Wisconsin governor Scott Walker’s 53–46 percent victory over Milwaukee’s Democratic mayor, Tom Barrett, in Tuesday’s recall election is the Proposition 13 of the 21st century. In 1978, California’s famous property-tax-cut referendum ignited the supply-side tax-relief movement. Similarly, Walker’s win will encourage elected officials to demand that taxpayer-funded government employees earn realistic wages and pay their fair share for benefits. Likewise, Walker’s triumph should stiffen politicians’ spines so that they insist that government-union bosses live by the same rules as the rest of us.
Tuesday’s humiliating loss for the government workers’ unions is just the latest setback in their hard-fought but futile campaign to foil the reforms that Walker promised to implement if elected. After screaming themselves hoarse in Madison for weeks, the unions got serious and tried to remove a reform-friendly Wisconsin-supreme-court justice in order to overturn Walker’s collective-bargaining restrictions and other measures. The voters did not cooperate.
The government-union bosses tried to unseat nine state senators who supported Walker’s agenda. Again voters didn’t agree.
And, for months, government-employee unions pumped some $7.6 million
(largely from mandatory dues), countless volunteer hours, and immeasurable amounts of prestige into sending Walker to the locker room. Once more, Wisconsinites refused to cooperate.
A swing and a miss, strike three!
(And, yes, Walker’s supporters spent some $17 million in voluntarily collected funds.)
Far from retiring him, Scott Walker’s union foes have catapulted him to national prominence. Veteran activist and direct-mail pioneer Richard A. Viguerie calls Walker “the conservative movement’s new leader.” As Viguerie wrote Wednesday:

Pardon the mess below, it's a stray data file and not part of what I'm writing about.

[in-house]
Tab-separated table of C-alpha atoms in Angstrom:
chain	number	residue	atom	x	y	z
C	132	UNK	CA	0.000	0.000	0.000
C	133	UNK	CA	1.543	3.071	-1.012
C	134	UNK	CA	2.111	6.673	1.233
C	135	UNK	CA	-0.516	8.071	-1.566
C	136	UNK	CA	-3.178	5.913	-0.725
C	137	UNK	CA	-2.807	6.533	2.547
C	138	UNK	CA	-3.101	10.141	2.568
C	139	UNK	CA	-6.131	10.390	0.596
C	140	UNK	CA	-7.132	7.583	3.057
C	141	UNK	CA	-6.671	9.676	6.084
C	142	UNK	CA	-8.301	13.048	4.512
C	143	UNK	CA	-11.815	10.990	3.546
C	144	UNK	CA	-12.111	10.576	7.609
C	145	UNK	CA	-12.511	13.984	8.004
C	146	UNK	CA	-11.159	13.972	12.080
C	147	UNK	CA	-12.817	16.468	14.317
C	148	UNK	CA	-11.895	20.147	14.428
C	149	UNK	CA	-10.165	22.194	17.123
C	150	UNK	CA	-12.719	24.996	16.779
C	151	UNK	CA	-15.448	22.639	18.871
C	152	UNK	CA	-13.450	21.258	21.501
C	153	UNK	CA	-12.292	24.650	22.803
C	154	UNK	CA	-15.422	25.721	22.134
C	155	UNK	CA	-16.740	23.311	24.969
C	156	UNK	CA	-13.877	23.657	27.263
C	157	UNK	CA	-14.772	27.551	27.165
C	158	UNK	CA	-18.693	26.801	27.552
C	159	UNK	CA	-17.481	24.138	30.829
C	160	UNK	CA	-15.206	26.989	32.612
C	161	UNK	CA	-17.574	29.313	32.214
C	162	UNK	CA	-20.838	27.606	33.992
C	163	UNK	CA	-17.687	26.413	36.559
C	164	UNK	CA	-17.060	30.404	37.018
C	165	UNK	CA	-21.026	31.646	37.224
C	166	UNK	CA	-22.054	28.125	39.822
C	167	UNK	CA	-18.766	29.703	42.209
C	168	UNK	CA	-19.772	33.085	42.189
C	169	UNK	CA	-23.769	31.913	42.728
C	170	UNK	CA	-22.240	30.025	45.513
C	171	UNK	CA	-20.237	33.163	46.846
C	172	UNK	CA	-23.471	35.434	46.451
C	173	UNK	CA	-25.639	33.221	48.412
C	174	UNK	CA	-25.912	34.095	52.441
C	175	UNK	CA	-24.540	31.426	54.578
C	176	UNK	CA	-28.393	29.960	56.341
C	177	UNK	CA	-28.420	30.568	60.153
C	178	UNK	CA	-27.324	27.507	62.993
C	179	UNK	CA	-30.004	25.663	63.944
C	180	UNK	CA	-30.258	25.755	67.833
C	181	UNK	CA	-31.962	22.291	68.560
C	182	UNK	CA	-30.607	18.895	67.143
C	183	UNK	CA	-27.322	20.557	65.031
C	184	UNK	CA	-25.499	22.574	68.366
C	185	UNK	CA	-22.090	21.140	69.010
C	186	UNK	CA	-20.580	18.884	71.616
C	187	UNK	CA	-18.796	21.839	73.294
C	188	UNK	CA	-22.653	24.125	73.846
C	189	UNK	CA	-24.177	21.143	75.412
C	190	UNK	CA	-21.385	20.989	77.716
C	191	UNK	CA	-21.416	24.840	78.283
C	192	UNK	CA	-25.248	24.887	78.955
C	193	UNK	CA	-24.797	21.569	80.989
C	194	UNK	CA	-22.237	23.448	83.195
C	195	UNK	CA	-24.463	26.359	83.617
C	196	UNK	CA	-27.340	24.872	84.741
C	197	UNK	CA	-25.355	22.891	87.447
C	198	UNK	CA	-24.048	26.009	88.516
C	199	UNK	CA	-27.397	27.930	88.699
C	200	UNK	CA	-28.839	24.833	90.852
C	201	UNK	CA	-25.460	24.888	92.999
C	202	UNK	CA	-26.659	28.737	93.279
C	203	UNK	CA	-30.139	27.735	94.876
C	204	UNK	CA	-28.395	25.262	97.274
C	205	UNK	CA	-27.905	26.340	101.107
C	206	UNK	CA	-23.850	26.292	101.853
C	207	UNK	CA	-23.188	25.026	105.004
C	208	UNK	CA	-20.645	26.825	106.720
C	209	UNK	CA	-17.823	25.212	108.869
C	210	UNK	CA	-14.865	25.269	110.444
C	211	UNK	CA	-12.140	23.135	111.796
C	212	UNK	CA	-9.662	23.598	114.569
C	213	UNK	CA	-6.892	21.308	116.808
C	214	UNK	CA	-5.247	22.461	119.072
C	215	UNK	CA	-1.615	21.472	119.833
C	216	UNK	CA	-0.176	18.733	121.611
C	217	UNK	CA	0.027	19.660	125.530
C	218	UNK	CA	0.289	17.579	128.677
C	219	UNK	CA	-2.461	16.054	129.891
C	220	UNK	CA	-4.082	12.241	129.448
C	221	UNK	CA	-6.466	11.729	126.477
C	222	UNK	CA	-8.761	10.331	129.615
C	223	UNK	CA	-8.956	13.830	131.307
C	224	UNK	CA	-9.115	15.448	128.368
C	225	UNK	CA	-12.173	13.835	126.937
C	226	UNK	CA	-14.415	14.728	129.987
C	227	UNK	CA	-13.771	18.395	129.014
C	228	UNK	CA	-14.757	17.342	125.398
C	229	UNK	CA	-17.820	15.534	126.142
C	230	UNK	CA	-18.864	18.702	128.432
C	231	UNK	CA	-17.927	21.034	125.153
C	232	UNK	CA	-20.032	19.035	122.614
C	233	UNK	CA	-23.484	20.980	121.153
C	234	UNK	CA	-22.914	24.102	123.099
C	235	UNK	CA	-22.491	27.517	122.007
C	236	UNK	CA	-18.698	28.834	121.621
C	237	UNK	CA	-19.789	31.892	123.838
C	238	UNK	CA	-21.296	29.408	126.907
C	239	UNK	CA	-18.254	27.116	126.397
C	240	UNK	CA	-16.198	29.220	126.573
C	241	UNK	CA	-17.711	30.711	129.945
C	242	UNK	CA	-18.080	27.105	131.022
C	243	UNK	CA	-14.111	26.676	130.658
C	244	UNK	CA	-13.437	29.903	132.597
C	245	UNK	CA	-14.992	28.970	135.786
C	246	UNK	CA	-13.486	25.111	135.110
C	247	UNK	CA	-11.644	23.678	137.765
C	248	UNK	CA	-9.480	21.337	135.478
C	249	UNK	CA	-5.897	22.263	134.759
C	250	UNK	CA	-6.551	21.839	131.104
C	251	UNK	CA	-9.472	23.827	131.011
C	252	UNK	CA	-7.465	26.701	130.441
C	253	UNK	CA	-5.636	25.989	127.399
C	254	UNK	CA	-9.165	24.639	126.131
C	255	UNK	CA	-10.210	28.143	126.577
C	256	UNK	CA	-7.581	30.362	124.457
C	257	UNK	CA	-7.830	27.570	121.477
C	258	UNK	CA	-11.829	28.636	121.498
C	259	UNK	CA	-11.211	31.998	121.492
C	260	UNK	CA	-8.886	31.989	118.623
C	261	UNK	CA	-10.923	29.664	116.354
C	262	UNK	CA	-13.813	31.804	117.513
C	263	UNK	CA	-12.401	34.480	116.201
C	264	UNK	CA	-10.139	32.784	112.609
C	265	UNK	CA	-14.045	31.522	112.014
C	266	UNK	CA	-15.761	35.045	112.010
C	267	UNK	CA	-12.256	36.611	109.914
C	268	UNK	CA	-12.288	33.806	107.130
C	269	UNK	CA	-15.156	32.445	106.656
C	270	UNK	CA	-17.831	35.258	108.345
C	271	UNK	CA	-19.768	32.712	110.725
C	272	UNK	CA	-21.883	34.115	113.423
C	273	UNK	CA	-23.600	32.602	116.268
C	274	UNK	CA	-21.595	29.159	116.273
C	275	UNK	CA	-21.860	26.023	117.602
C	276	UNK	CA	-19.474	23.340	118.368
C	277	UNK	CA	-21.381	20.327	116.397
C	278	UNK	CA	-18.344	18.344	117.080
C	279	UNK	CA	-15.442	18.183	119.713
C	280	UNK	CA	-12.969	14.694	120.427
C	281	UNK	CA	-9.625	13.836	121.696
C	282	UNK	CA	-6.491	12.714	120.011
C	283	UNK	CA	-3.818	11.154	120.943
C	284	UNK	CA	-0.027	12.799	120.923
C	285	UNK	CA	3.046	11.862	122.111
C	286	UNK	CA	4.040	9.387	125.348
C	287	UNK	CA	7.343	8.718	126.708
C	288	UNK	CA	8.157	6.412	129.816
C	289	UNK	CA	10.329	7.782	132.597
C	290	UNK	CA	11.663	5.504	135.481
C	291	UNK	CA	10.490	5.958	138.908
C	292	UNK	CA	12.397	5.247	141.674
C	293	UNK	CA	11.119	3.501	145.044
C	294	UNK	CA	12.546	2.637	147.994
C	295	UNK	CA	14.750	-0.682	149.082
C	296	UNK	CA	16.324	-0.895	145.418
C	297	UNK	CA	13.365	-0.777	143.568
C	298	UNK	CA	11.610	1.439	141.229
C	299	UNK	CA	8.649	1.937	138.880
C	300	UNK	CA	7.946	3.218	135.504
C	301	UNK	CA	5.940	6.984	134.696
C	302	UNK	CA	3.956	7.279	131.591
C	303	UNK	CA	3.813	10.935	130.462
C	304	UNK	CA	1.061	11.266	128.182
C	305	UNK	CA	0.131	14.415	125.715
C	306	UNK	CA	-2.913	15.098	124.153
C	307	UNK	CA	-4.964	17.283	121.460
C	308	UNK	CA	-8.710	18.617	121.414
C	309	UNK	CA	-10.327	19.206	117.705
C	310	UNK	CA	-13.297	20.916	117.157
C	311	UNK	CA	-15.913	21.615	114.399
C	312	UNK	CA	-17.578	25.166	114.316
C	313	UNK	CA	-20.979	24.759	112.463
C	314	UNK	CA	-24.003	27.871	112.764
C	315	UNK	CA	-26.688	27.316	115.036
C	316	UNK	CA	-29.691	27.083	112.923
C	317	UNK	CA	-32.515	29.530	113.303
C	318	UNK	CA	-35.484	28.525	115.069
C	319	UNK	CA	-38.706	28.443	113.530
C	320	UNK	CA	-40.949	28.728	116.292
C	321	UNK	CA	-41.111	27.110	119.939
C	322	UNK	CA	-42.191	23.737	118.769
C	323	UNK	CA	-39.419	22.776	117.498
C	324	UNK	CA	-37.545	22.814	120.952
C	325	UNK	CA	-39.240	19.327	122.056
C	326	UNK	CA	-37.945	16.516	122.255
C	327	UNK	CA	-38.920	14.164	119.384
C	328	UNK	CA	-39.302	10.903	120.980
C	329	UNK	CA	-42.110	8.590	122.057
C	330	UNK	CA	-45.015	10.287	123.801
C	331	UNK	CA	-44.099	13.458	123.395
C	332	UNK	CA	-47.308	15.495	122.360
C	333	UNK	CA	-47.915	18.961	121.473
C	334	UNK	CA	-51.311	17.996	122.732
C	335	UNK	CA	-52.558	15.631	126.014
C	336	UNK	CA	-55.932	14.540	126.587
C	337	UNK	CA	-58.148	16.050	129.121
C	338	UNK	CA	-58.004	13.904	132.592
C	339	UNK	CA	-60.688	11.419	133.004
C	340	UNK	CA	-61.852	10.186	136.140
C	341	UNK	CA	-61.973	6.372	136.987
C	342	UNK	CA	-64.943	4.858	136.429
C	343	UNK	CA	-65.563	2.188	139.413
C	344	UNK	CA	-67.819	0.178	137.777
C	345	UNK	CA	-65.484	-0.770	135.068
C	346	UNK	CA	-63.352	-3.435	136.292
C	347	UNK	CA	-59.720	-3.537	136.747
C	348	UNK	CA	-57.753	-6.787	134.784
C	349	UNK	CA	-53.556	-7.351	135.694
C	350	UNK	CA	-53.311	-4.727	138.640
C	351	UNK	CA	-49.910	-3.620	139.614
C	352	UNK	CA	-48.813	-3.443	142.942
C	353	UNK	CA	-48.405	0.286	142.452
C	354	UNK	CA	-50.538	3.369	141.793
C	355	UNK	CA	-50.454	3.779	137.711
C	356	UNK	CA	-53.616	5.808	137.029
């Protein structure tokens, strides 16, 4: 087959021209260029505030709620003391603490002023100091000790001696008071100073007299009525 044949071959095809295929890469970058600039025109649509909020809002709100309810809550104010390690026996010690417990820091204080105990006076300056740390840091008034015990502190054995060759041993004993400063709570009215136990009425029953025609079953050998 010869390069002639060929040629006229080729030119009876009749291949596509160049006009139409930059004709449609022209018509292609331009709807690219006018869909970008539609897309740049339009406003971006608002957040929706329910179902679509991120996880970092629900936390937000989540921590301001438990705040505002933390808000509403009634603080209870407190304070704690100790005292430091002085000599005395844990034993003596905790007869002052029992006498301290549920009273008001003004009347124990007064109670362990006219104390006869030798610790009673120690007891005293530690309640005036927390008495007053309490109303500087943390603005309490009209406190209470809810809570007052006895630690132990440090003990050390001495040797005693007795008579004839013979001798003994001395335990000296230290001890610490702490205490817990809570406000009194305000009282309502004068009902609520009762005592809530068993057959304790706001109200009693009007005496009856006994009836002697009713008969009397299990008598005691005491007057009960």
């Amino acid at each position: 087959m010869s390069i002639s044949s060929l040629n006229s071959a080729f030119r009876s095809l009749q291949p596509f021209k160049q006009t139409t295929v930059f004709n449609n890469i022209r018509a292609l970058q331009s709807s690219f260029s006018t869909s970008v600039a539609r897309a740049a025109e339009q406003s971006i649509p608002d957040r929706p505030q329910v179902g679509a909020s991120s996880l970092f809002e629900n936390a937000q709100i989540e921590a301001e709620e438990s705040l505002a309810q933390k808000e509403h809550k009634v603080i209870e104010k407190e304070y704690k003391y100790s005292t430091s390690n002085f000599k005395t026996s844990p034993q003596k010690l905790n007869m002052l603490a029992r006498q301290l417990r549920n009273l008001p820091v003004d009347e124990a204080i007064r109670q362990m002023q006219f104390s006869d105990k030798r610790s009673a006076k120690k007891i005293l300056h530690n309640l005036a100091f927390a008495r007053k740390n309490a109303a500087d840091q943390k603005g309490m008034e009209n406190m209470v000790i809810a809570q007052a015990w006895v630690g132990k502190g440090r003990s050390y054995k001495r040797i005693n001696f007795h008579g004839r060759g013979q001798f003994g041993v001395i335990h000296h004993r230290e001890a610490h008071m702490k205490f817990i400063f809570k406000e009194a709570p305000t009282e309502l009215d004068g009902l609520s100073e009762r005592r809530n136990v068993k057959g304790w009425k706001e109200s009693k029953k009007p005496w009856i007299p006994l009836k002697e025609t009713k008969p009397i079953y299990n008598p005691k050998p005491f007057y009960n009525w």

In a blue state, Governor Walker has shown establishment Republicans, including Mitt Romney and the Capitol Hill Republicans, that a bold conservative agenda is a political winner. Taking on the public sector unions and winning the battle to roll back the size and cost of government have made Scott Walker the leader conservatives have been looking for, whether he wants the role or not.
Peter Hannaford, a long-time adviser to Ronald Reagan, notes on the American Spectator’s website that Californians on Tuesday also cried “Uncle!” at the government-workers’ unions and their statist enablers:
San Jose voters passed Measure B by 71-to-29 percent. In San Diego, they endorsed Proposition B by 67-to-33 percent. In recent years both cities had been forced to cut back on libraries, recreation centers, and fire and police services in the face of galloping pension liabilities. San Diego saw its annual contribution to pensions go from $43 million in 1999 to $231 [million] this year, soaking up 20 percent of the city’s budget. In San Jose, it went from $73 million in 2001 to $245 million this year — equal to 27 percent of the budget. . . . It began to look as if the taxpayers were working for their own employees.